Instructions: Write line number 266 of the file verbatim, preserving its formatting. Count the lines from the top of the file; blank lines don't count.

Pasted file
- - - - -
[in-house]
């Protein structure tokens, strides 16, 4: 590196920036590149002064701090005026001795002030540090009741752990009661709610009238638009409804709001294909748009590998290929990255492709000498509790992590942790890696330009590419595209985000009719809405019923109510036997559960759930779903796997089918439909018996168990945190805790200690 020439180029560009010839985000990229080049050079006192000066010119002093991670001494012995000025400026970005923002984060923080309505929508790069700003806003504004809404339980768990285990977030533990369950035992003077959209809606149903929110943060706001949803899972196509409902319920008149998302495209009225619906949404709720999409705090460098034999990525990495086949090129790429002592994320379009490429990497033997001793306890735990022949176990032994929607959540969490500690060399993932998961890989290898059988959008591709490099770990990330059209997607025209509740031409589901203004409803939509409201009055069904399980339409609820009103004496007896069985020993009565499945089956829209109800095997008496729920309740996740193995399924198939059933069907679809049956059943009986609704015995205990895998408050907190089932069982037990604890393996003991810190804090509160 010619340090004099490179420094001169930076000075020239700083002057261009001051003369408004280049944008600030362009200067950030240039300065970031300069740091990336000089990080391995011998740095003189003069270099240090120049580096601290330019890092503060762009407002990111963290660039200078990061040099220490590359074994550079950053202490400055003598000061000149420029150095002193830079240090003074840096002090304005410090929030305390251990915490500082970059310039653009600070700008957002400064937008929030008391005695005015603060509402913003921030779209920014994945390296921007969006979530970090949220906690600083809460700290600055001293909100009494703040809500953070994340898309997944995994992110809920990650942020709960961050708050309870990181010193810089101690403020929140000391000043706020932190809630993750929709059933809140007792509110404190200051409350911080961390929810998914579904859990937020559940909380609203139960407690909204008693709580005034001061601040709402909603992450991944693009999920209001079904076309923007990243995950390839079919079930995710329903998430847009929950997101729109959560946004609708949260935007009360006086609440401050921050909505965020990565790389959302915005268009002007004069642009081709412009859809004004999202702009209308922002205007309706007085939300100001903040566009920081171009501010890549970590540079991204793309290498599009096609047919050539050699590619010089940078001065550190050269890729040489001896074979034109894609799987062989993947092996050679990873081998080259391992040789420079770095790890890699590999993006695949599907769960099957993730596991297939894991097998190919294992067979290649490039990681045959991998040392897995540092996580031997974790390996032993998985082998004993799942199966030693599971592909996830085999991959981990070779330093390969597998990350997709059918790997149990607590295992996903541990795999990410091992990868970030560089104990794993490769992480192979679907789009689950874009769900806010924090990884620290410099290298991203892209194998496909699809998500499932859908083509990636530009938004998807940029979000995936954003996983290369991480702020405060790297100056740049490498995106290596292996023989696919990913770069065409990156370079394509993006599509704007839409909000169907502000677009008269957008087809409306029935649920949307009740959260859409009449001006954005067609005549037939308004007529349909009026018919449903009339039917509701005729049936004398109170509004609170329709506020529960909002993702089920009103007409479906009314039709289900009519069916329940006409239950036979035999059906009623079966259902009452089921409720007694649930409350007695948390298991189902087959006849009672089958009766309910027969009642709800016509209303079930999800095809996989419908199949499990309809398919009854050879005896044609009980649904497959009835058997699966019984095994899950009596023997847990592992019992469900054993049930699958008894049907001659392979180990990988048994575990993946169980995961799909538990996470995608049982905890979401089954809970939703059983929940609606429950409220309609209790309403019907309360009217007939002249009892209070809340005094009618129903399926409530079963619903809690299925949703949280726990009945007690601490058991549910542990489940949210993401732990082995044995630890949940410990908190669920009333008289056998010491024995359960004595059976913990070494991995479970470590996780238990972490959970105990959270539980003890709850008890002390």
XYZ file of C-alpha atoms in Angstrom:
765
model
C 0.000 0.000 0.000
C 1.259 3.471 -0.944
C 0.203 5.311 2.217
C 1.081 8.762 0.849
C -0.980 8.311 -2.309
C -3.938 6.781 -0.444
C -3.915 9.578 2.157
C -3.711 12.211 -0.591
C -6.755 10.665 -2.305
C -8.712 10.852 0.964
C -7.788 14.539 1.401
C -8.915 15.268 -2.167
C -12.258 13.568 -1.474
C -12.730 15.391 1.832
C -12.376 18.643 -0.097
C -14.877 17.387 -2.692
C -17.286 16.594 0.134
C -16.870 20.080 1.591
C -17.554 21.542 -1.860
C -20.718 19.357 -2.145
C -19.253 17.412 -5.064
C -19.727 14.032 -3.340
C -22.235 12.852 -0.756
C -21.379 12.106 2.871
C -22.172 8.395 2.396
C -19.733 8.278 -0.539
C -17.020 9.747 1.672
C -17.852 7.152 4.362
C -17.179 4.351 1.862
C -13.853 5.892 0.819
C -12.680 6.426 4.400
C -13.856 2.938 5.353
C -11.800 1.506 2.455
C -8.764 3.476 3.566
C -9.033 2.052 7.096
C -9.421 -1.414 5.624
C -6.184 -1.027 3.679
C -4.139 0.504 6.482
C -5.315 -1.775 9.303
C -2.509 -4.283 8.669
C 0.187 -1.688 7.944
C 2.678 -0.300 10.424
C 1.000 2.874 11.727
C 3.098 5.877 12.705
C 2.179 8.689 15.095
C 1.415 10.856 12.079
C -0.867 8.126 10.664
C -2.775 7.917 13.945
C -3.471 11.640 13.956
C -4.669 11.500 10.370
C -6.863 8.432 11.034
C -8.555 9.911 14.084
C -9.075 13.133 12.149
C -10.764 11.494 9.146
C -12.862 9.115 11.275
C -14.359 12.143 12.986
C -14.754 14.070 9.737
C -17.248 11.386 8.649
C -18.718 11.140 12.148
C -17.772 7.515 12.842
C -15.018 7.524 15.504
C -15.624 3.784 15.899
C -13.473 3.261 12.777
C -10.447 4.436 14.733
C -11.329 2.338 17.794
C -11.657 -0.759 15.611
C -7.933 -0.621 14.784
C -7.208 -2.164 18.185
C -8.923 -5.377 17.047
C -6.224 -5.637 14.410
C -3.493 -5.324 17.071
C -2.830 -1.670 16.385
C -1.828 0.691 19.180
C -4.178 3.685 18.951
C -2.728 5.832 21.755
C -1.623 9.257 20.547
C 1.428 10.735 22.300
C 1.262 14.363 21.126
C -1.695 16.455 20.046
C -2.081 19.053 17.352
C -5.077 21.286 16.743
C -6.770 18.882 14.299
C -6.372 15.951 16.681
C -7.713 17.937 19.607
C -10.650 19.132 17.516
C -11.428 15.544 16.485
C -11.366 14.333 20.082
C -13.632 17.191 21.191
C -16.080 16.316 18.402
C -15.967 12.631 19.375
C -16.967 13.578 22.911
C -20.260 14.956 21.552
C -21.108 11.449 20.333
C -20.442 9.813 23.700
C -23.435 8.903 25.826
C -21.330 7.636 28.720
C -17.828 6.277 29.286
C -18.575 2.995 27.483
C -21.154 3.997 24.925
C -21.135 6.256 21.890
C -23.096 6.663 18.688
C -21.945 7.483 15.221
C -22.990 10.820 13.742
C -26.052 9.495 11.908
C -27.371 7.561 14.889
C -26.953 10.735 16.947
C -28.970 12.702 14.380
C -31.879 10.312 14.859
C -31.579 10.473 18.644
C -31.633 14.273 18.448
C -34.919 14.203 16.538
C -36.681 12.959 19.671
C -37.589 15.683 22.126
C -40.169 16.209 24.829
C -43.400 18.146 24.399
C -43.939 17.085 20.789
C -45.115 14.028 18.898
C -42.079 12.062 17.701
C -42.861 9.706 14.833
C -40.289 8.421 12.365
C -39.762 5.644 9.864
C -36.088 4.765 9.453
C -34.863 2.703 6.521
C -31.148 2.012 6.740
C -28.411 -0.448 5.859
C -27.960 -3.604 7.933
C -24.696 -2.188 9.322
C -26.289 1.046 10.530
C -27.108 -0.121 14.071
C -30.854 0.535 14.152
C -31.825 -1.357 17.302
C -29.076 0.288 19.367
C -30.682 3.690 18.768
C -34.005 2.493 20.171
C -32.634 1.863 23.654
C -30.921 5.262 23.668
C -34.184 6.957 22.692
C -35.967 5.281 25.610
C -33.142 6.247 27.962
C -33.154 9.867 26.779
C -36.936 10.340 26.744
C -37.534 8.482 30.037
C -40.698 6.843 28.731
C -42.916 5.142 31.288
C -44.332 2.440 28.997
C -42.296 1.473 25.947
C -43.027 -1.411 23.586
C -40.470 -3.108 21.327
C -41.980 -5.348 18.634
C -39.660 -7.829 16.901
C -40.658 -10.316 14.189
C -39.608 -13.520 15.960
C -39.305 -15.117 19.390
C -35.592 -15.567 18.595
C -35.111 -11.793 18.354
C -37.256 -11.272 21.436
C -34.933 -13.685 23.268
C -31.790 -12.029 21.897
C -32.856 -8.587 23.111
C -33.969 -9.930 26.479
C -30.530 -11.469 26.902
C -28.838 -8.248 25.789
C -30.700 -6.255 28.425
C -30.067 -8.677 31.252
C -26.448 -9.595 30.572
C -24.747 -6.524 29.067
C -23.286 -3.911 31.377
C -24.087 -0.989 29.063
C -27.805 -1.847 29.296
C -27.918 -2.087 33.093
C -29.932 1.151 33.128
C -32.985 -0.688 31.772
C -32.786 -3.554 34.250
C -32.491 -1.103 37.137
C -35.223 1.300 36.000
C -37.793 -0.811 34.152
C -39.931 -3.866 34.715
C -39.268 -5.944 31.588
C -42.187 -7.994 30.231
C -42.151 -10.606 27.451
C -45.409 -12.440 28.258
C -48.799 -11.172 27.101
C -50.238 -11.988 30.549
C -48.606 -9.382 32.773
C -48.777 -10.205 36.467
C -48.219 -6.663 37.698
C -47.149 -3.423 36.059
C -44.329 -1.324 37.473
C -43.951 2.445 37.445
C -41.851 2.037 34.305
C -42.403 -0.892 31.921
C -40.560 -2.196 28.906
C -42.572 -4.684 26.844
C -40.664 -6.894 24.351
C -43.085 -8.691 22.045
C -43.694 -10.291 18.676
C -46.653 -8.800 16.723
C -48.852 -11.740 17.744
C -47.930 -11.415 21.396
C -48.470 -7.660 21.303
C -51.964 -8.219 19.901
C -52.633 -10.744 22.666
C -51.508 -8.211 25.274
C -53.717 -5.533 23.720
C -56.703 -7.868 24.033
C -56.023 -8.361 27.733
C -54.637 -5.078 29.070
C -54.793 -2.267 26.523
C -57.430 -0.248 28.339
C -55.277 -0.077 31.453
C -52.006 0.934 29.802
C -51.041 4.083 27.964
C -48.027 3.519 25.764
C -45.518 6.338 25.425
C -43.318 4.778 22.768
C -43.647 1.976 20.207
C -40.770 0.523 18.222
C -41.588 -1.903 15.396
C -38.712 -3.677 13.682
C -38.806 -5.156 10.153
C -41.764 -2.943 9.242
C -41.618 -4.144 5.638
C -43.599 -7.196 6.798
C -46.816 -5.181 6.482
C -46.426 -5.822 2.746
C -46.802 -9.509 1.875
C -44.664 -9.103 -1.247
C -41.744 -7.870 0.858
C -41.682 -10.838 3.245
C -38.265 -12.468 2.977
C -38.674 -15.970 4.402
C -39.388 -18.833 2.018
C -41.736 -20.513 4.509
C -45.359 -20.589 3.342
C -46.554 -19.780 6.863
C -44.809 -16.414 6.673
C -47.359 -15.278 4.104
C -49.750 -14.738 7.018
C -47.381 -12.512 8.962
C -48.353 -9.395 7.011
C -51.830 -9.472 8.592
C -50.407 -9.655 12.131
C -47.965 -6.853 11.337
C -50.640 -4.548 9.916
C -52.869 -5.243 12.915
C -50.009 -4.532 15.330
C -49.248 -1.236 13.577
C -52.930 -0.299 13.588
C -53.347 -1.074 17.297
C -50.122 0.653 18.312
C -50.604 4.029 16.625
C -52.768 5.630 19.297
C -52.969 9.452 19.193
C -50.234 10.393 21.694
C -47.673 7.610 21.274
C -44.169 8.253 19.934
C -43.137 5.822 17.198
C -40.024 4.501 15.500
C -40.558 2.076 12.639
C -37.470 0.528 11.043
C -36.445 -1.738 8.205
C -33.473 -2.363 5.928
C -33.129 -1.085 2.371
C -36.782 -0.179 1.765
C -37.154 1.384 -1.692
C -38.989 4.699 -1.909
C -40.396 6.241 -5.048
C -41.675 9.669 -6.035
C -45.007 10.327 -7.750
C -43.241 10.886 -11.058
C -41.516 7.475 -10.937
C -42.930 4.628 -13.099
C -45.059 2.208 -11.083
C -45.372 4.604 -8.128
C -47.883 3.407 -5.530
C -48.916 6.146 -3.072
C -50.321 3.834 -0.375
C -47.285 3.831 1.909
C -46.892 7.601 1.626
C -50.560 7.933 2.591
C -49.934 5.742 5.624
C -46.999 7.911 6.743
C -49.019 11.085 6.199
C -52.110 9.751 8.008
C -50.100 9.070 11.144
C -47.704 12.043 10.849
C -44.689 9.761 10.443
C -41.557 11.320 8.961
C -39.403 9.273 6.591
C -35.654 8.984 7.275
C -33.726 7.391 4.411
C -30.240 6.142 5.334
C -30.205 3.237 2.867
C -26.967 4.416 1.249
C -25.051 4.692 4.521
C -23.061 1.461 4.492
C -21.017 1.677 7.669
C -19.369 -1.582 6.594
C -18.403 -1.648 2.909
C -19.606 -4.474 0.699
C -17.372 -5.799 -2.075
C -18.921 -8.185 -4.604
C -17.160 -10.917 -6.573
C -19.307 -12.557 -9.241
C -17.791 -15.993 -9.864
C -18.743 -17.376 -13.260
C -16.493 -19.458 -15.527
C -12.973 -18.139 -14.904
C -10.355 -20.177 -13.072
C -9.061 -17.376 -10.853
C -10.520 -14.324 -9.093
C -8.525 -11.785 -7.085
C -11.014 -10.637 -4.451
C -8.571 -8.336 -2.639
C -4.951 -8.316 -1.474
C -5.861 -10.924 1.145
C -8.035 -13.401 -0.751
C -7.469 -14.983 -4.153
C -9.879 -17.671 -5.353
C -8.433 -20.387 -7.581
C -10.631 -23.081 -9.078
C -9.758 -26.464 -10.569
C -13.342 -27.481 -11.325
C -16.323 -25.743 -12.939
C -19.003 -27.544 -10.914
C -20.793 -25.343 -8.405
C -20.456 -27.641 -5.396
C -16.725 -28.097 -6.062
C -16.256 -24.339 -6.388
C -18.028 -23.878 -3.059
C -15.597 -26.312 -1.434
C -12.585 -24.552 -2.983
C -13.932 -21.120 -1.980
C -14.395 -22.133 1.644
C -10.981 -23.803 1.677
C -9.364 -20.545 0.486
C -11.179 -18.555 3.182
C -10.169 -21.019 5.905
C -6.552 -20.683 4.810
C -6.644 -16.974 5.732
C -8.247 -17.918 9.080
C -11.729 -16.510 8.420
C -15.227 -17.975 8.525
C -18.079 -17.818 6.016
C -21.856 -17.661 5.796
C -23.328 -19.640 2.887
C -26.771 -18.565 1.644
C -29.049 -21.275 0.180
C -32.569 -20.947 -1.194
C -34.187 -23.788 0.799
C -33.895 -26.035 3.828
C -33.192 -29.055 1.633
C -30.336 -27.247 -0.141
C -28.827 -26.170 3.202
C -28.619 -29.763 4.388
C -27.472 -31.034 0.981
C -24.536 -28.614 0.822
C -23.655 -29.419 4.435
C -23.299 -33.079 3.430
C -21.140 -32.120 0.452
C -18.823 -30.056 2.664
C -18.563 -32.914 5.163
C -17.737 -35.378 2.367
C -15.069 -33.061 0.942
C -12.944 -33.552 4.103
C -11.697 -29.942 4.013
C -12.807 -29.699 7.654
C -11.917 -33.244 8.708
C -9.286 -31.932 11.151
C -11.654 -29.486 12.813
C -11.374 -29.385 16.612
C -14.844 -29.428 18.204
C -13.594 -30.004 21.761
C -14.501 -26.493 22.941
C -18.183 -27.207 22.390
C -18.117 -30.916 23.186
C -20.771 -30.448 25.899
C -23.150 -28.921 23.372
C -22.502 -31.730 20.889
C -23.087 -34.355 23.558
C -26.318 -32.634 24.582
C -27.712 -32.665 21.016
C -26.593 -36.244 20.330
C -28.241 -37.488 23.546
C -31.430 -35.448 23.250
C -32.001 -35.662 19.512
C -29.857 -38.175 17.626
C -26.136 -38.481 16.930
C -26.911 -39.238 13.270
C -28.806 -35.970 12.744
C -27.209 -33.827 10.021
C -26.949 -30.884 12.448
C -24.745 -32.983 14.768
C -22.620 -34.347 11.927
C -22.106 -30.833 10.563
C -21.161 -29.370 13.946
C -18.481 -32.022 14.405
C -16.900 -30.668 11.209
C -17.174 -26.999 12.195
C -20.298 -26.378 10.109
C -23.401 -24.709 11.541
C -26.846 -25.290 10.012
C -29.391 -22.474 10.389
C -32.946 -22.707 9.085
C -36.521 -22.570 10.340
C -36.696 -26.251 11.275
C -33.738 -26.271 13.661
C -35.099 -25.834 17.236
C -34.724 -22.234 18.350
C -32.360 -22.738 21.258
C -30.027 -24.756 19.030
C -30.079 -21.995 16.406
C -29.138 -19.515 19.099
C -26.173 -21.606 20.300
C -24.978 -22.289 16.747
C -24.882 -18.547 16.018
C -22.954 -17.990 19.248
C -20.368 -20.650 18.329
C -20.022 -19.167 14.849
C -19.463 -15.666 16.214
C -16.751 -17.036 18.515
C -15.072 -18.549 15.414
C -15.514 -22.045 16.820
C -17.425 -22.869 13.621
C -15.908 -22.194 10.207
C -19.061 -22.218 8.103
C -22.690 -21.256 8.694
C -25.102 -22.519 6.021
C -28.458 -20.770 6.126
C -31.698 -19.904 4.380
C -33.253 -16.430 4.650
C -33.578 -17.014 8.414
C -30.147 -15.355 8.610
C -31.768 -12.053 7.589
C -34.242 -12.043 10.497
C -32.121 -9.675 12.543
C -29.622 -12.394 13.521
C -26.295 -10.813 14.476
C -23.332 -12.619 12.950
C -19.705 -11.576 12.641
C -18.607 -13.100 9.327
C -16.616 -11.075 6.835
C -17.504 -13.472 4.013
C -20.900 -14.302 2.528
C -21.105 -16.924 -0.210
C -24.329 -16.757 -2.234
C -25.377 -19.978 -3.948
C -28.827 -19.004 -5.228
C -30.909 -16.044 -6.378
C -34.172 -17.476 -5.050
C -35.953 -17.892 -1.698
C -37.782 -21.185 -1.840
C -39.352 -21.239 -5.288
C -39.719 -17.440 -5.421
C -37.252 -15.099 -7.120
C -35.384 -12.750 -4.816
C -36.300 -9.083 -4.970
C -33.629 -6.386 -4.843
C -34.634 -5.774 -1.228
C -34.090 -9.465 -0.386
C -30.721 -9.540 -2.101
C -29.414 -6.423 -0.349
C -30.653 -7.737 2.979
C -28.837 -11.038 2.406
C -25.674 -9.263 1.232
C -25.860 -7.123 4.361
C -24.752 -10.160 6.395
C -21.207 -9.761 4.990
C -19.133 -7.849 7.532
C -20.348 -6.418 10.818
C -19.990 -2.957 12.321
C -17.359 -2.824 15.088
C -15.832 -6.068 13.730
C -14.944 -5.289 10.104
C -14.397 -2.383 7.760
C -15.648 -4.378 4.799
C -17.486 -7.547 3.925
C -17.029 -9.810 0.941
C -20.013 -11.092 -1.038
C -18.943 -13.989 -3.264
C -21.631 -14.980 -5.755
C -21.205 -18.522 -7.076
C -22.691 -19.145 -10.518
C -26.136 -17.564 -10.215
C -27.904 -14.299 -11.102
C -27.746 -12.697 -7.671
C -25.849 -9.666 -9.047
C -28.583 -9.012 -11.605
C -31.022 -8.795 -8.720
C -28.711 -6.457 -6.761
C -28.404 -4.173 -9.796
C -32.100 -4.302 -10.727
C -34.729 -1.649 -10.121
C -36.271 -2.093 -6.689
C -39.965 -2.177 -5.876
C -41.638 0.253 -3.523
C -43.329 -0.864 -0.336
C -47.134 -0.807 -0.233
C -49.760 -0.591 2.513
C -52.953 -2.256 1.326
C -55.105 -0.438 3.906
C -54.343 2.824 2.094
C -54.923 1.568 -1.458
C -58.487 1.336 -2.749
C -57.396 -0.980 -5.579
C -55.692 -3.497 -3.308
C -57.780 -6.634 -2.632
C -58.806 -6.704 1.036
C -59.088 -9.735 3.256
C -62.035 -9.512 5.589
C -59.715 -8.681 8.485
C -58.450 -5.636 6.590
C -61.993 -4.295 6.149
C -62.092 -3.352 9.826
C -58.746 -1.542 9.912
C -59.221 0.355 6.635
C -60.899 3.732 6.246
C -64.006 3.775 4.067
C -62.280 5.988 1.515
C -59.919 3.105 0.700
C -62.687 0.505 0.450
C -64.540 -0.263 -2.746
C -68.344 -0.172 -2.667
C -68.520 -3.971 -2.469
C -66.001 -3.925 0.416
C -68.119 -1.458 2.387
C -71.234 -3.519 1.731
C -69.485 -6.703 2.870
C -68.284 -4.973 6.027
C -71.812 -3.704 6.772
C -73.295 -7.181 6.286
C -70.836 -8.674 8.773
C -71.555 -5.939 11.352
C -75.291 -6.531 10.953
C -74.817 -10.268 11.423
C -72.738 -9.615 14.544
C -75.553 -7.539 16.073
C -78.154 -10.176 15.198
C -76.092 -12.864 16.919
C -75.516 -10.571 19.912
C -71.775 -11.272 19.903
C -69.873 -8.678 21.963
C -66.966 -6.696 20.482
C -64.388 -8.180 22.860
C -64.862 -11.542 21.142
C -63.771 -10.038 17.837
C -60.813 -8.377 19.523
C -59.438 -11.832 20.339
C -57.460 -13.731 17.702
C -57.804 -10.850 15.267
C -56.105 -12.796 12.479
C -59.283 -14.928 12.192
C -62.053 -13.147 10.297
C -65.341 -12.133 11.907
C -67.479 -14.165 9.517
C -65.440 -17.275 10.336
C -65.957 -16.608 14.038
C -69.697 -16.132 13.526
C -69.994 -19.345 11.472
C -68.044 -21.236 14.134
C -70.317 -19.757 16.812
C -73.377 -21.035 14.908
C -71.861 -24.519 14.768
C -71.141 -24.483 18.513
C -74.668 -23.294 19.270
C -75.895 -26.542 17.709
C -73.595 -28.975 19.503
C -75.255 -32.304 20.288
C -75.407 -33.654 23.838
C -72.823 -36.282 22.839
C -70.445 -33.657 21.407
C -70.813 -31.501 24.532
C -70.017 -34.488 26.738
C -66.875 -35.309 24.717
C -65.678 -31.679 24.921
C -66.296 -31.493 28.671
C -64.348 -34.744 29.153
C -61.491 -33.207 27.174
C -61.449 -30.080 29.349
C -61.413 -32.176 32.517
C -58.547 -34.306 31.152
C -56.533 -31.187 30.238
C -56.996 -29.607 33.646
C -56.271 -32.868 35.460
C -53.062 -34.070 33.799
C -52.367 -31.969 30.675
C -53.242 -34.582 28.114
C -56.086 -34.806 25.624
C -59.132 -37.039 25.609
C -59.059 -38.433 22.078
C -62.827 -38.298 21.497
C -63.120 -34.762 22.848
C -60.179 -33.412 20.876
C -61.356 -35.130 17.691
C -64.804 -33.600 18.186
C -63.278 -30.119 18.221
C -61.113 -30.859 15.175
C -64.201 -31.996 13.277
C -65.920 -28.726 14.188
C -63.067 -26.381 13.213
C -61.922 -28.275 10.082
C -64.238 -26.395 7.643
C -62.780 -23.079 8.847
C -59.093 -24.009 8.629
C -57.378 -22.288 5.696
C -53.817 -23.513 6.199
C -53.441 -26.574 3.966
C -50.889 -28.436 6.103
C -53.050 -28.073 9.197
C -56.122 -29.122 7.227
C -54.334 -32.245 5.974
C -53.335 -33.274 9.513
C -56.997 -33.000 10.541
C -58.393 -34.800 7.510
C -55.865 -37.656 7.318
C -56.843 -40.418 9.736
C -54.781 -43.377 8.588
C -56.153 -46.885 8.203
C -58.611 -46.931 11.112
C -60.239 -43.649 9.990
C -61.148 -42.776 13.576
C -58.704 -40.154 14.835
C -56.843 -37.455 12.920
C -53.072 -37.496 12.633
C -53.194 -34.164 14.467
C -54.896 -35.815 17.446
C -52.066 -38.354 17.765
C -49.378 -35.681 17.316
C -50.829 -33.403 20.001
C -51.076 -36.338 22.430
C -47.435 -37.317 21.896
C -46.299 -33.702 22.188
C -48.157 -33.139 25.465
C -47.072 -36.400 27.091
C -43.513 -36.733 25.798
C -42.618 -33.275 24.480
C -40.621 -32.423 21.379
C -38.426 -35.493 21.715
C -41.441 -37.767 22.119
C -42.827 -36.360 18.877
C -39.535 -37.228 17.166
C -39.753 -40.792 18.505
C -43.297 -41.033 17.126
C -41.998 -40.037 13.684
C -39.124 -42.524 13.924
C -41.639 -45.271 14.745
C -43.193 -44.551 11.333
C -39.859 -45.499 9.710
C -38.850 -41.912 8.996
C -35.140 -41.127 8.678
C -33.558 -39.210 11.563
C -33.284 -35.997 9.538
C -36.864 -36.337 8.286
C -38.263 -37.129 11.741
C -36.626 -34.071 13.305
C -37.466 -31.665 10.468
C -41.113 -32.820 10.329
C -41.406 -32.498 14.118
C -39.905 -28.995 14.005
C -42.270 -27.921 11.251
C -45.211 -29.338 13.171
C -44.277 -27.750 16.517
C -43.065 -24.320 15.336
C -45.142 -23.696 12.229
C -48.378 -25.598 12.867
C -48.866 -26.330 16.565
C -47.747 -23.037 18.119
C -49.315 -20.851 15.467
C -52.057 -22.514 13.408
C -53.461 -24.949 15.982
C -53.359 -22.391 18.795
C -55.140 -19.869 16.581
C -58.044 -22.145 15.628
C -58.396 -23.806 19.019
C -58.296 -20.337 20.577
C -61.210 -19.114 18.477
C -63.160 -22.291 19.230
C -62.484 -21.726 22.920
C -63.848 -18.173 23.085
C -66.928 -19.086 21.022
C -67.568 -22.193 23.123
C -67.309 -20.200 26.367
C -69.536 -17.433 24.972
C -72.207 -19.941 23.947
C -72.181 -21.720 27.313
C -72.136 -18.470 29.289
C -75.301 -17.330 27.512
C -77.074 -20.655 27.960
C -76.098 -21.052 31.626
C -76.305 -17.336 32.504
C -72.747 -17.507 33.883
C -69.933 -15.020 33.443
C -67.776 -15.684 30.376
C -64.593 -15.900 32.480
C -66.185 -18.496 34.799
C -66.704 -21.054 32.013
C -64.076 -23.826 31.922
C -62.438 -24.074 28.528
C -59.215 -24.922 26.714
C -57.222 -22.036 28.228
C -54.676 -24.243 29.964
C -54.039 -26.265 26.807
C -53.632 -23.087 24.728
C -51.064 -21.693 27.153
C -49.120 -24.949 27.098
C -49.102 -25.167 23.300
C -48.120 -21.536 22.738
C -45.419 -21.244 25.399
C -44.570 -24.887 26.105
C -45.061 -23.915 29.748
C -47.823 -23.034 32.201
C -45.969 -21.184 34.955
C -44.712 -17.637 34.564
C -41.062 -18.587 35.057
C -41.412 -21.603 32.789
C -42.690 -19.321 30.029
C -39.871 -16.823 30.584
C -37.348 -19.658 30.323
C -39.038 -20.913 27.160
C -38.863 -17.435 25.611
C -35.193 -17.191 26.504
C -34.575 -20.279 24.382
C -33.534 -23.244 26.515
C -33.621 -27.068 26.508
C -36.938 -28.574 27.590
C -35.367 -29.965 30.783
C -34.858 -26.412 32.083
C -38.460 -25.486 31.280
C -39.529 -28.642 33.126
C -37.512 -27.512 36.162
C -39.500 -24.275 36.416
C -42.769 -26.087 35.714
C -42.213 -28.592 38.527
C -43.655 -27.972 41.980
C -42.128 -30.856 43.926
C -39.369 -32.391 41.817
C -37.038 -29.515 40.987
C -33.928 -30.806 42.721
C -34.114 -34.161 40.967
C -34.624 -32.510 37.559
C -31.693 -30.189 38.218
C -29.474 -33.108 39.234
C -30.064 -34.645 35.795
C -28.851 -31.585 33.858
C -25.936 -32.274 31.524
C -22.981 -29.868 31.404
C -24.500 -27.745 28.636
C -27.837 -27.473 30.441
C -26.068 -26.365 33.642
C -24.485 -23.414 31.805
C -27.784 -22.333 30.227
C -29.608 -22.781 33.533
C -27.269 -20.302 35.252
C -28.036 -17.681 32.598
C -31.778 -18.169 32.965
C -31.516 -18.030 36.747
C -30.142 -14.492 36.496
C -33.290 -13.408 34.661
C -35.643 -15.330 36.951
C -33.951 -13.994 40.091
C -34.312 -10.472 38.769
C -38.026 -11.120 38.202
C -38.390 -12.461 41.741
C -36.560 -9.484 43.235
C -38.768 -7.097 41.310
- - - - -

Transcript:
C -36.445 -1.738 8.205